The UN has declared February 11th the International Day of Women and Girls in Science to promote female scientists and engage women in engineering, research, mathematics and technology. In celebration of this day, BBVA explains its passion for numbers in hopes of inspiring new generations.
If Marie Curie were still alive, she would surely be proud to see that nearly 30% of the students in technical degree programs are women. Recent years have brought significant progress, but the gender gap remains considerable in the fields of science, technology, engineering and mathematics.
What can we do to engage women in sciences? To find out, we asked María José Jordá, industrial engineer and the Head of Customer Experience Transformation; Marisol Menéndez, also an industrial engineer and the Head of Open Innovation; Carmen López, a computer engineer and the Head of Architecture in the Engineering division; and Elena Karsheninnikova and María Hernández, both mathematicians and data scientists at BBVA Data & Analytics.
From above right to left: María Hernández, Carmen López, Marisol Menéndez, María José Jordá and Elena Krasheninnikova.
They all chose their careers because they felt it was their calling and being a minority never seemed like a problem to them – not even being the only woman in class, which happened to Carmen López, when she chose to specialize in hardware. Having few female colleagues in class led to great friendships that she still maintains to this day. Only María José Jordá has a very precise memory of the first time she felt that being a woman could be a problem. In her final class at school, a teacher who was looking for students to work at an electronic company specifically asked women not to apply because the company only wanted men.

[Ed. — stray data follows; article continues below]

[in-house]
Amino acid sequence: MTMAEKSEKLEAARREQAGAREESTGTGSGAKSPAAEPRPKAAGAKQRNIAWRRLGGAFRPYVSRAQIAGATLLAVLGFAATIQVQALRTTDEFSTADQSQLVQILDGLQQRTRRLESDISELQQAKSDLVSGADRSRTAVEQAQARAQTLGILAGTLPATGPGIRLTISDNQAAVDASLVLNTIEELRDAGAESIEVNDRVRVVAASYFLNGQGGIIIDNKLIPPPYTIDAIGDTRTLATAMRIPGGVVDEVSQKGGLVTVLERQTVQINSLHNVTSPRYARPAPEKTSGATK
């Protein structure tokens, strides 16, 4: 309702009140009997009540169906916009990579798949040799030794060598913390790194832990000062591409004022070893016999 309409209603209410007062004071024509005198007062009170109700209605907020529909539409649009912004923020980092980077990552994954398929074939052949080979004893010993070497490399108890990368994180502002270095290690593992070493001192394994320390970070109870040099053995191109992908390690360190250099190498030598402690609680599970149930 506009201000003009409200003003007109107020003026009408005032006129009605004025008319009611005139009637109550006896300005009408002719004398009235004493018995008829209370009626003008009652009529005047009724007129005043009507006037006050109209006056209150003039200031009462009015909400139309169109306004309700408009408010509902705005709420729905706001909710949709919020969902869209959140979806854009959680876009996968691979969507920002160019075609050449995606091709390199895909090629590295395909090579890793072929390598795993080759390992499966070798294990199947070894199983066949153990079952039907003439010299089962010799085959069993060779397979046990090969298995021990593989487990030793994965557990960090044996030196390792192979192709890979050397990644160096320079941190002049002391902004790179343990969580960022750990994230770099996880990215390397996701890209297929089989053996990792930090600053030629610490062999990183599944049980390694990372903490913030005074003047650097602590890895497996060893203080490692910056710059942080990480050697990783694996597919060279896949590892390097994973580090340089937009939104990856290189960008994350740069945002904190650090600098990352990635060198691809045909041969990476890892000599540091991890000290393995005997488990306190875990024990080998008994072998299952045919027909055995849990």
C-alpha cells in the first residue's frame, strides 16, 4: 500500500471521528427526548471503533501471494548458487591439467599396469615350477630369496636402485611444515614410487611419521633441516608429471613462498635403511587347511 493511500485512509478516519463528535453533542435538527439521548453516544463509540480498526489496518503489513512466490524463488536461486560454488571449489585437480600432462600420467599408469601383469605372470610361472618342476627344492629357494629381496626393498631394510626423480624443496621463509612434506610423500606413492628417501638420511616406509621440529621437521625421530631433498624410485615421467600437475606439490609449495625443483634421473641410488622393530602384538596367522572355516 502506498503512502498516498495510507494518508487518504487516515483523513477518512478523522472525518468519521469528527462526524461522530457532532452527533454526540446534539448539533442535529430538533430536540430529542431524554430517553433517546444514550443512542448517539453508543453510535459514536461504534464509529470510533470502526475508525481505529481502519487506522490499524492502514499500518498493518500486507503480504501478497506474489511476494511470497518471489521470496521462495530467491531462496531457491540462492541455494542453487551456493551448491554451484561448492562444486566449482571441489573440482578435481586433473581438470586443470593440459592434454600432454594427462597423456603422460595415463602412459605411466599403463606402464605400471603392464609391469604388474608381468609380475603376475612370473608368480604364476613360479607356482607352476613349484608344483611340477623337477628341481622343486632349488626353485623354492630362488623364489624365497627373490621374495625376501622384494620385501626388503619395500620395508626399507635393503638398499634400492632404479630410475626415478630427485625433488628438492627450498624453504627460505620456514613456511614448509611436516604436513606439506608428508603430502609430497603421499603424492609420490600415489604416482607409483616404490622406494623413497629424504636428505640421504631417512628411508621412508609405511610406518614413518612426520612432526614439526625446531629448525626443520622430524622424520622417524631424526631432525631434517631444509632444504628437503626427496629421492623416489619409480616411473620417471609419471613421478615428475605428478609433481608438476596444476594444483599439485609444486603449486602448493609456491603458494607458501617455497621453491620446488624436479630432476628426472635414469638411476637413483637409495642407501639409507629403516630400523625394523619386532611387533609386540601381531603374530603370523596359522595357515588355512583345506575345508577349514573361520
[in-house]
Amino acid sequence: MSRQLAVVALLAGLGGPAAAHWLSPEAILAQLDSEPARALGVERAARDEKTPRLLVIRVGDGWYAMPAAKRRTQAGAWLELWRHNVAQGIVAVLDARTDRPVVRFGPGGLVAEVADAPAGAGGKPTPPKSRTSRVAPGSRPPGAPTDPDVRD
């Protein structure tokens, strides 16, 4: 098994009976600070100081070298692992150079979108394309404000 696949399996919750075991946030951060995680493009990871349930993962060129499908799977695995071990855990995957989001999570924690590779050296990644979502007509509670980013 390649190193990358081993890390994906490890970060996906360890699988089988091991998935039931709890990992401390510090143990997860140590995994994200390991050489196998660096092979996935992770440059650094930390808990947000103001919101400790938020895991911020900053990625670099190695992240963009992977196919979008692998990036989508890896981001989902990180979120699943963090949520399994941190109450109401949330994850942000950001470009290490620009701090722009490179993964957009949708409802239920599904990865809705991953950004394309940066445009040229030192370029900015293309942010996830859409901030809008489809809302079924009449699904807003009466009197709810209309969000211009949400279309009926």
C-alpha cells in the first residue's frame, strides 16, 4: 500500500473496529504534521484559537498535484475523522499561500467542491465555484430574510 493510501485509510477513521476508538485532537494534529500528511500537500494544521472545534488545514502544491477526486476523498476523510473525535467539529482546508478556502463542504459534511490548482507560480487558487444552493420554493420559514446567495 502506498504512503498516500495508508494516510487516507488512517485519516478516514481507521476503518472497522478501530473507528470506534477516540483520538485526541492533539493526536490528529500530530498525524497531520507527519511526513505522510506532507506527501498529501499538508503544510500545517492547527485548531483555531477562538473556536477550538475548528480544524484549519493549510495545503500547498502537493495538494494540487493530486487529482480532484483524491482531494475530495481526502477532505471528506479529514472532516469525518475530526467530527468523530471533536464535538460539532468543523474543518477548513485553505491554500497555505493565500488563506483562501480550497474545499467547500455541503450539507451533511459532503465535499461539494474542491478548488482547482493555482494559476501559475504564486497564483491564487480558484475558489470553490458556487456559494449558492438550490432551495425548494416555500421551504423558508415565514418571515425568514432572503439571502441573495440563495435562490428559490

“I remember that after I heard those words I stopped listening for the next ten seconds. I couldn’t understand someone not wanting me to work in their company because I was born a woman. That’s when I realized that I would be a girl in a technical working world,” Jordá reminisces. But that was not an obstacle for Jordá to start working at the European Organization for Nuclear Research (CERN) shortly after finishing her degree. She considers the four years she worked there one of the best experiences of her life, although at first, her colleagues took her for a secretary. “Things changed over time. They talked to me about volts and amps. I felt just like everyone else, doing my part,” she explains.
I remember that after I heard those words I stopped listening for the next ten seconds.
Knowing how to think
One thing these BBVA professionals have in common is their enormous passion for their work, science and numbers, which they say “teach you to think”. “Although I don’t use mathematics or mechanics on a daily basis, for me, the methods I have acquired to think and solve problems are the most important,” Marisol Menéndez notes.
“Careers in science teach you ways to reason that can be applied to everyday life. They help you present arguments with logical reasoning. They’re even useful for politics! It’s very easy to see when someone is trying to convince you of something that’s not true because they don’t follow a logical sequence and make up a step along the way to get to the point that interests them,” says María Hernández, who says that when she was little she preferred playing with the computer pieces her dad had around the house to build her own equipment over dolls or cars.